Two guards enter. One carries a torch, which he uses to light the candles that line the wall. The other guard carries a large jug and a plate of the best food Sylvain has ever seen in his life. He announces something that sounds like it translates to, "By order of the king," as he hands both to Sylvain.
Sylvain accepts them eagerly. He drinks so quickly, water dribbles down his chin and wets his shirt. Then he sits with his plate and digs in, eating everything given to him despite the inevitable stomach ache that will follow. He's so focused on his meal, he doesn't notice when the guards leave and therefore misses his opportunity to ask questions.
After he finishes and lies back to accept the misery that is sure to come, his door opens again. This time, it's Claude.
Sylvain sits up once again, eyes wide. "You're alive," he breathes, feeling a rush of relief and a desire to touch to confirm.
That desire grows once Claude takes a ginger step beyond the doorway and sways on his feet. Then Sylvain does stand, hurrying to take Claude's arm and steady him. Up close, Claude looks awful — pale with chapped lips and a sheen of sweat covering his skin.
"I am," is Claude's belated reply, his voice hoarse and drained of its usual confidence.
"Barely," Sylvain replies, leading Claude to his bed instead of his chair. "Where are you hurt?"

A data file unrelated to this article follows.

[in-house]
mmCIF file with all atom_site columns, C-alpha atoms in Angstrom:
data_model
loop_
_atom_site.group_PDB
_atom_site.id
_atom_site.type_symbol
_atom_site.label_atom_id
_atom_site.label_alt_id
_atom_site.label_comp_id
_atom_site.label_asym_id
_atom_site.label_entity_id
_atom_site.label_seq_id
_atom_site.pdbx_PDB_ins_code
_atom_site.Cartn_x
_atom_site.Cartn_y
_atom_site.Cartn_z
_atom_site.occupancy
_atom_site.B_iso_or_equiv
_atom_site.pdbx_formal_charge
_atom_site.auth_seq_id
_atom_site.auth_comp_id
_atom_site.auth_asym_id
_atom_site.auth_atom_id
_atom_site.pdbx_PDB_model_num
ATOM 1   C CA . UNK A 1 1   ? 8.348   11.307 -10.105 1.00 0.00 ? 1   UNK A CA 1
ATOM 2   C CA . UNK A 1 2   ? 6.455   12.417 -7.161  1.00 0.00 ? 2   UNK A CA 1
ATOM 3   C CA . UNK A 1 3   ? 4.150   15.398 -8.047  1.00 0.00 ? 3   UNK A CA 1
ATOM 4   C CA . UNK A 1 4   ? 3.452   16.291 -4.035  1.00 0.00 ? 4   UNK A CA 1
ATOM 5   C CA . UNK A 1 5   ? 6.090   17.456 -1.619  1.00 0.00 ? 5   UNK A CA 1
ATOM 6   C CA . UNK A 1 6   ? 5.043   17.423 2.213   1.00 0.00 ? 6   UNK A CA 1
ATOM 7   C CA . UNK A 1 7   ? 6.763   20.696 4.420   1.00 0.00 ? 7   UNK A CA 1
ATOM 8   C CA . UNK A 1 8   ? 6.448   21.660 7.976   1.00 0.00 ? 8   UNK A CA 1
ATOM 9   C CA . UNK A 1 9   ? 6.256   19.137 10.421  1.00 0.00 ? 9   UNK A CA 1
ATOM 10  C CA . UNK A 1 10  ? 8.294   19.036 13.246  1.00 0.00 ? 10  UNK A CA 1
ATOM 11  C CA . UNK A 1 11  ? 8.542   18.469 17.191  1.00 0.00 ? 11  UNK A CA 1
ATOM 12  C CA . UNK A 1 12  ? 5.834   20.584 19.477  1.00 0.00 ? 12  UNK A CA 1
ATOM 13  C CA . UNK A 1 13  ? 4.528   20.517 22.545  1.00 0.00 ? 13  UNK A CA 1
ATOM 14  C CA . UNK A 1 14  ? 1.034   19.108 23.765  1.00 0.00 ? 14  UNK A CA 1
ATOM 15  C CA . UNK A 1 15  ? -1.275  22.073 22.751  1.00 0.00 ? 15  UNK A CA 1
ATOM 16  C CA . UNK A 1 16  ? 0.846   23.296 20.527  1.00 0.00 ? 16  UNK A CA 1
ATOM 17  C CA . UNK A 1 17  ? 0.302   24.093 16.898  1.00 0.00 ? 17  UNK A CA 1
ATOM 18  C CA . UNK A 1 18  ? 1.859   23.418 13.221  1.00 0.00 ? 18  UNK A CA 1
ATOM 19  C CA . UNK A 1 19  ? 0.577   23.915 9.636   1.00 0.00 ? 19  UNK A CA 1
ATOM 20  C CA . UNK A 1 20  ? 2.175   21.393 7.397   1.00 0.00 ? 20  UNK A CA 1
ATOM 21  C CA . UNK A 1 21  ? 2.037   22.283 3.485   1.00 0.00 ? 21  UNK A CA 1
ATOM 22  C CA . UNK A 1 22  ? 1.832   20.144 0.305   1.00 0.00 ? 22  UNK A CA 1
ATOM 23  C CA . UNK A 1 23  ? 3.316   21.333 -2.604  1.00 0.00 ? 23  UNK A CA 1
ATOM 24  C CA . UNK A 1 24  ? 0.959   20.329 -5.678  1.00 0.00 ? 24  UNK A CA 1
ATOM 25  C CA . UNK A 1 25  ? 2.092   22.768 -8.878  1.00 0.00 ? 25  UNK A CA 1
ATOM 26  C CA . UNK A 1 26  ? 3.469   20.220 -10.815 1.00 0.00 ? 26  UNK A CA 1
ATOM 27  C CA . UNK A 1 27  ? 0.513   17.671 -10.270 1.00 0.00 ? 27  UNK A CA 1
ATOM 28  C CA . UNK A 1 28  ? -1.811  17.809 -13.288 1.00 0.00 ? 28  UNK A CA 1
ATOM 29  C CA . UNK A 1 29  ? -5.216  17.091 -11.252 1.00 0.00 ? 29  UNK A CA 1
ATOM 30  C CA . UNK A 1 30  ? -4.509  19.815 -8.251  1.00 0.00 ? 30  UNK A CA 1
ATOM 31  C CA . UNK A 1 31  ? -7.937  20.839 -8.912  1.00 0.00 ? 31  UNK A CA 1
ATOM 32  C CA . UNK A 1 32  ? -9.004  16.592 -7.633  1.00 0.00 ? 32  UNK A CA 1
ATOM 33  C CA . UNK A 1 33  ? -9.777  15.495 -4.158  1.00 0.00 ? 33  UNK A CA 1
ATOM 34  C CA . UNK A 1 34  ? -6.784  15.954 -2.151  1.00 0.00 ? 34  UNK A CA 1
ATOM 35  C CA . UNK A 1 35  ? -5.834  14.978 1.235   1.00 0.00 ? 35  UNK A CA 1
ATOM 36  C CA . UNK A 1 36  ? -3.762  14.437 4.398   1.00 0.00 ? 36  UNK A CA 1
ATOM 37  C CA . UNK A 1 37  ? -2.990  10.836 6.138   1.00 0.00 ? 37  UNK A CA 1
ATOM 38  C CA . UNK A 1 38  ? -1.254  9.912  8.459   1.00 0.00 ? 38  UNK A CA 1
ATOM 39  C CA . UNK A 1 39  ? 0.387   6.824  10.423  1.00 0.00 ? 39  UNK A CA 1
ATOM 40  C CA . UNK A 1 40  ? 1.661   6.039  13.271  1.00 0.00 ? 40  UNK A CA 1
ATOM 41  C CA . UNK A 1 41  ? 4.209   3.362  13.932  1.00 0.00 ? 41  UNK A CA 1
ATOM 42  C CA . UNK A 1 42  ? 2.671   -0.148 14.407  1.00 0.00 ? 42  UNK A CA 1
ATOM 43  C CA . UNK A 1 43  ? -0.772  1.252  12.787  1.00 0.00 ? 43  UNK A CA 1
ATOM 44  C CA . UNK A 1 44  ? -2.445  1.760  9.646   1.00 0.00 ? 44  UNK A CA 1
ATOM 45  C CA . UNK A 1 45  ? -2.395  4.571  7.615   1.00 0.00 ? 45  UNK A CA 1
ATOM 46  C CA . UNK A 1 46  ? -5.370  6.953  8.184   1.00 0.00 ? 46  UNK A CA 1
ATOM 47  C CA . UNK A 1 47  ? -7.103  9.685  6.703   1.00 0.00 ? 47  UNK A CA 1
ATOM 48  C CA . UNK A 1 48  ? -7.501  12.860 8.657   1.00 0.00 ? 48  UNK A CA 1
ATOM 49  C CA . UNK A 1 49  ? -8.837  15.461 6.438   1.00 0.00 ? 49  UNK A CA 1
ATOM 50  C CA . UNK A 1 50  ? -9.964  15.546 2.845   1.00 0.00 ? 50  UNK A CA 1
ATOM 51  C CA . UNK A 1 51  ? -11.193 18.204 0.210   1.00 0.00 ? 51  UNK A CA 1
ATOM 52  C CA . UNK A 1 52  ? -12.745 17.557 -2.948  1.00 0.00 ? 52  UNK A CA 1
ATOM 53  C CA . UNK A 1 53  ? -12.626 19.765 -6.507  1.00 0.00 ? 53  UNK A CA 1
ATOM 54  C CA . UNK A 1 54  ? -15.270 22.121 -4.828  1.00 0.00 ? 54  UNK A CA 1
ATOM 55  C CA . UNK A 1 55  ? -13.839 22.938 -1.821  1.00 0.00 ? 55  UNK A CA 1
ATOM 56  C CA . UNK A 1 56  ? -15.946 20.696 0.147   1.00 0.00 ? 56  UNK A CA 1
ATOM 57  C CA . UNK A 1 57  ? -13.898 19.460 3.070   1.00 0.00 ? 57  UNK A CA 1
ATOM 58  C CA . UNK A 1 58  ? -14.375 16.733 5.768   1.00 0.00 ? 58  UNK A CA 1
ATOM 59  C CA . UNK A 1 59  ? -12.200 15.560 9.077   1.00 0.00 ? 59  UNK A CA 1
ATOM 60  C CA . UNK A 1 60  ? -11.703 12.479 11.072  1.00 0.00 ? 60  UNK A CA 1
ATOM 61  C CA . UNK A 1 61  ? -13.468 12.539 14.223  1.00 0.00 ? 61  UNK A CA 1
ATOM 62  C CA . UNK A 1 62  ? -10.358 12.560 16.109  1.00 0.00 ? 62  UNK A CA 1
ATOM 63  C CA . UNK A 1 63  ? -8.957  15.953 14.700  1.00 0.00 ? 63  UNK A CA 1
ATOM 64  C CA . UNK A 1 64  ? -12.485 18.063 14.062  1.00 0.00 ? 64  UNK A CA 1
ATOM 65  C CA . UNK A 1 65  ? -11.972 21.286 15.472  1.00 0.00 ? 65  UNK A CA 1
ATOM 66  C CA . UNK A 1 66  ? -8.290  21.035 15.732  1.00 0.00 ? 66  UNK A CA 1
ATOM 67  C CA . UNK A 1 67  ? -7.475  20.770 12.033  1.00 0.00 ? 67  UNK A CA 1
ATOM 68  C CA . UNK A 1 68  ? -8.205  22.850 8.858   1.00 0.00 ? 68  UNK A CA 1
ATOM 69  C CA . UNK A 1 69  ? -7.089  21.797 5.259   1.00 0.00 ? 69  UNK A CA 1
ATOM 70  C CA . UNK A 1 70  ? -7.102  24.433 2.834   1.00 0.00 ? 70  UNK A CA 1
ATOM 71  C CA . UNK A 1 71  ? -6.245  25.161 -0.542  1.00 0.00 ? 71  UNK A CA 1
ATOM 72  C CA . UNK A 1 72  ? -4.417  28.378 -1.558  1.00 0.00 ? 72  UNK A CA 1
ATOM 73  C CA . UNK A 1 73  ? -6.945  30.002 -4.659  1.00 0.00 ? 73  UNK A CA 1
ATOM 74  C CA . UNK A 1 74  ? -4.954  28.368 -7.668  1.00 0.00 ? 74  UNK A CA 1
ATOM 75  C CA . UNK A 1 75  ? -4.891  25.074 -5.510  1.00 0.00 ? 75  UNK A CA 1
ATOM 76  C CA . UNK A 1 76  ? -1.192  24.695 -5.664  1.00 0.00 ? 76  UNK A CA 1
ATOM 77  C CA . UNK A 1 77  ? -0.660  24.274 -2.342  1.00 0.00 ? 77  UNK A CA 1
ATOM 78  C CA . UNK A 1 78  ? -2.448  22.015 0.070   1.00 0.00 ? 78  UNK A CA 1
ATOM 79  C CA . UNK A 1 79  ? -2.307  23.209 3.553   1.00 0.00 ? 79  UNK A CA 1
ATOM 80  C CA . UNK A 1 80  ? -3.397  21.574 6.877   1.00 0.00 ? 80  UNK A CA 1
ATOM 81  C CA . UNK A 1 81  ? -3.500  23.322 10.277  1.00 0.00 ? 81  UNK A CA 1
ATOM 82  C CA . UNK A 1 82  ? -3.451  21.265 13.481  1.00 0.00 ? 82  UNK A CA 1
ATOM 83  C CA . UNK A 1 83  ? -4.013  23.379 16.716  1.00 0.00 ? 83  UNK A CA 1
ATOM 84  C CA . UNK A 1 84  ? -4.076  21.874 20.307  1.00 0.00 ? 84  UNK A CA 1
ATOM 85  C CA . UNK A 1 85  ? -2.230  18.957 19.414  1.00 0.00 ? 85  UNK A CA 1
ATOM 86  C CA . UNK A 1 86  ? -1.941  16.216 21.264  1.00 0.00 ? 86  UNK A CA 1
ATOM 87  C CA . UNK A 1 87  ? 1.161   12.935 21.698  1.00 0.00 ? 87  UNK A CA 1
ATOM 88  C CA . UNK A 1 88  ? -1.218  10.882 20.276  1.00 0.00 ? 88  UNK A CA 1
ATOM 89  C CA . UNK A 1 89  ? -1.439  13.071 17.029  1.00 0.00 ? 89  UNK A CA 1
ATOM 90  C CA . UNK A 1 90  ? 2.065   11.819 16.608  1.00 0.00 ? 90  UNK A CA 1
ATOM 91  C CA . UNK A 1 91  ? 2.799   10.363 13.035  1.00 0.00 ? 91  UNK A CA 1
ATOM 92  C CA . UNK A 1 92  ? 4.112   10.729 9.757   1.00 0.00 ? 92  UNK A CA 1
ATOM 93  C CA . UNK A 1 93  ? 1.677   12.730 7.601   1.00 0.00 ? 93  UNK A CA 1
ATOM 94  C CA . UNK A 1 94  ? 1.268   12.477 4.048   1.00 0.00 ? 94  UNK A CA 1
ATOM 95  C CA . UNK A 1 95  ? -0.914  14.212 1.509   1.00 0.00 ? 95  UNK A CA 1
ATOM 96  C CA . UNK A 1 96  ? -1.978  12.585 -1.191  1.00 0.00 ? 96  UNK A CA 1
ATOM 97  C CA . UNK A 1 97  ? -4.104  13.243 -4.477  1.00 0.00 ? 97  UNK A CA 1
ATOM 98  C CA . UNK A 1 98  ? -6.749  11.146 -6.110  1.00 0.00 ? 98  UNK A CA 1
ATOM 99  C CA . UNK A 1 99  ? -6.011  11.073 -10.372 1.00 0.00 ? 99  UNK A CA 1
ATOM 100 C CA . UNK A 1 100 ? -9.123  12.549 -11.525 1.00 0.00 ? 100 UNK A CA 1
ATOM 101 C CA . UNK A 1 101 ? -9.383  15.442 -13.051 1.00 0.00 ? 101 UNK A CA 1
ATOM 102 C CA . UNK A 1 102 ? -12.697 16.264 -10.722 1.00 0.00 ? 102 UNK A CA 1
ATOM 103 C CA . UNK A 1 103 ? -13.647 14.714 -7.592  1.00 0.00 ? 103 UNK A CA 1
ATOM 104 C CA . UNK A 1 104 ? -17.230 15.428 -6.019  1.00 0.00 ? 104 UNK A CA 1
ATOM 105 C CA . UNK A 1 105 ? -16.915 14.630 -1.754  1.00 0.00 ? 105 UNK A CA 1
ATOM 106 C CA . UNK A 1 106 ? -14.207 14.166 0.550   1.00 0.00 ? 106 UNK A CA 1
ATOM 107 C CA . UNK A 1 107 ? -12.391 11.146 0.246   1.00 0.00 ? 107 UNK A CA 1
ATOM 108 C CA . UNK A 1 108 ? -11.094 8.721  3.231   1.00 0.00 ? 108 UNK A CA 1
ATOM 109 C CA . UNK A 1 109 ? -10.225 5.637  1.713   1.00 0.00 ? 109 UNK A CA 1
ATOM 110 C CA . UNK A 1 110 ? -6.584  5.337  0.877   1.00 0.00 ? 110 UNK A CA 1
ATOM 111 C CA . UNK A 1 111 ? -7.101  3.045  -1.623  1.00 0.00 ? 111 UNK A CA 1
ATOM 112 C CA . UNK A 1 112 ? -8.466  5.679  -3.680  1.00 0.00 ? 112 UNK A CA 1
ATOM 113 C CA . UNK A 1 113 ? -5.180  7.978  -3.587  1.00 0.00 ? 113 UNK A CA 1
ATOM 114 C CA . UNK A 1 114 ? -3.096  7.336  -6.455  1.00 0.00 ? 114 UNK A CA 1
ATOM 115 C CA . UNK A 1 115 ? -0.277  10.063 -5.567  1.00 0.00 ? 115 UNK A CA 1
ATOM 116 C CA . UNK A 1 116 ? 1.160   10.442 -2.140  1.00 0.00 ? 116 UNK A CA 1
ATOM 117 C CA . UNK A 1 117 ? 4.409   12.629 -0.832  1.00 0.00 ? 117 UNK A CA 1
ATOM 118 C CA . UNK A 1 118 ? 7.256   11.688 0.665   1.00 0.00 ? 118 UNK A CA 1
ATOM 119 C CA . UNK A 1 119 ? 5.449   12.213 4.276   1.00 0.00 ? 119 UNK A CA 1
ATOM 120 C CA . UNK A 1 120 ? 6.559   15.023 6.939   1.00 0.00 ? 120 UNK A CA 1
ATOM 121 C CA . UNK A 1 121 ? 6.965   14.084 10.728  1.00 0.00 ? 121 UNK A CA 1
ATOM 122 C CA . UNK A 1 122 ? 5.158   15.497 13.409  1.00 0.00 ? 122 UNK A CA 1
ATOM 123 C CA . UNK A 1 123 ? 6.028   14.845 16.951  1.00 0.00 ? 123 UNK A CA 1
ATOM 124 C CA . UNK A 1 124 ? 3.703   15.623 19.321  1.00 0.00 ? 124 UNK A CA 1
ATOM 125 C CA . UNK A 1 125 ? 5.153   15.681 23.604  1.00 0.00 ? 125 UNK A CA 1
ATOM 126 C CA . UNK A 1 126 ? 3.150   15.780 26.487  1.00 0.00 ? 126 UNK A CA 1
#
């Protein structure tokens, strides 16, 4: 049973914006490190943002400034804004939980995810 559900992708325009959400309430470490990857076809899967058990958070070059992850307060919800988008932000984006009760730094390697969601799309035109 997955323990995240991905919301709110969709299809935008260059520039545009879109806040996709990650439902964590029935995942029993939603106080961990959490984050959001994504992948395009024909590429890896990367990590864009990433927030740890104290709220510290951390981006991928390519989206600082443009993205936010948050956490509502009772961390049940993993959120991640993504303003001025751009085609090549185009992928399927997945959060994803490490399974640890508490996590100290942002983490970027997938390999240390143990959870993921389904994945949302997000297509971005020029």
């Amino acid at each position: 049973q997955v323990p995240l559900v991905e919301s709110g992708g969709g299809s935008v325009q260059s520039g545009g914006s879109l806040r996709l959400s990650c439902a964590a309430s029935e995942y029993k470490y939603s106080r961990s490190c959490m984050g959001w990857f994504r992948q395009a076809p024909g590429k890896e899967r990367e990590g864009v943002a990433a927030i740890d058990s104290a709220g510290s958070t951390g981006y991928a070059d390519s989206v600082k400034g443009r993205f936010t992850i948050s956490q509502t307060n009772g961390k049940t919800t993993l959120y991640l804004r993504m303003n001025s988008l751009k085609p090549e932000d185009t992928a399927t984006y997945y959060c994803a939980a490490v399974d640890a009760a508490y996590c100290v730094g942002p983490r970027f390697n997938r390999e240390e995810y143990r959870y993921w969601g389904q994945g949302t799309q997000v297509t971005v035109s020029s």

"I've already been healed," Claude replies tiredly, allowing Sylvain to help him into sitting on the bed.
"You look like you need to be healed again." Sylvain says it lightly, but he’s unsettled by Claude’s condition. He sits beside him and reaches to brush the back of his knuckles against his forehead. He's hot to the touch. "What happened?"
Instead of pulling away, Claude shuts his eyes, accepting the contact. He answers without opening his eyes. "The road to peace is so bloody, it's a miracle anyone finds their way."
Sylvain moves his hand from Claude’s forehead to his cheek, cupping it gently. He has the sense that Claude wouldn't be speaking like this if he were entirely lucid — would not be soaking up Sylvain's touch as though he craves the affection. He handles Claude tenderly, with care he previously thought himself no longer capable of giving.
Softly, he asks, "Were you poisoned?"
Claude swallows. He tilts his head so that it is resting in Sylvain's palm. "Among other things."
"Did you take an antitoxin?" Sylvain asks quietly.
"Doesn't respond." A mild slur drags out the words; it gives Sylvain the impression that Claude's trying to make himself seem better off than he truly feels. "No antitoxin, no Restore. I'll be alright, though." He takes a slow, shallow breath. "Built up an immunity as a kid."
That drags up that old memory of Claude in the Garreg Mach library — the way he looked at Sylvain as he prepared to burn down half the building, and the words he spoke to him back then. Sylvain parrots them back at him, knowing that his instinct is correct. "I get it. I have some experience with shitty siblings."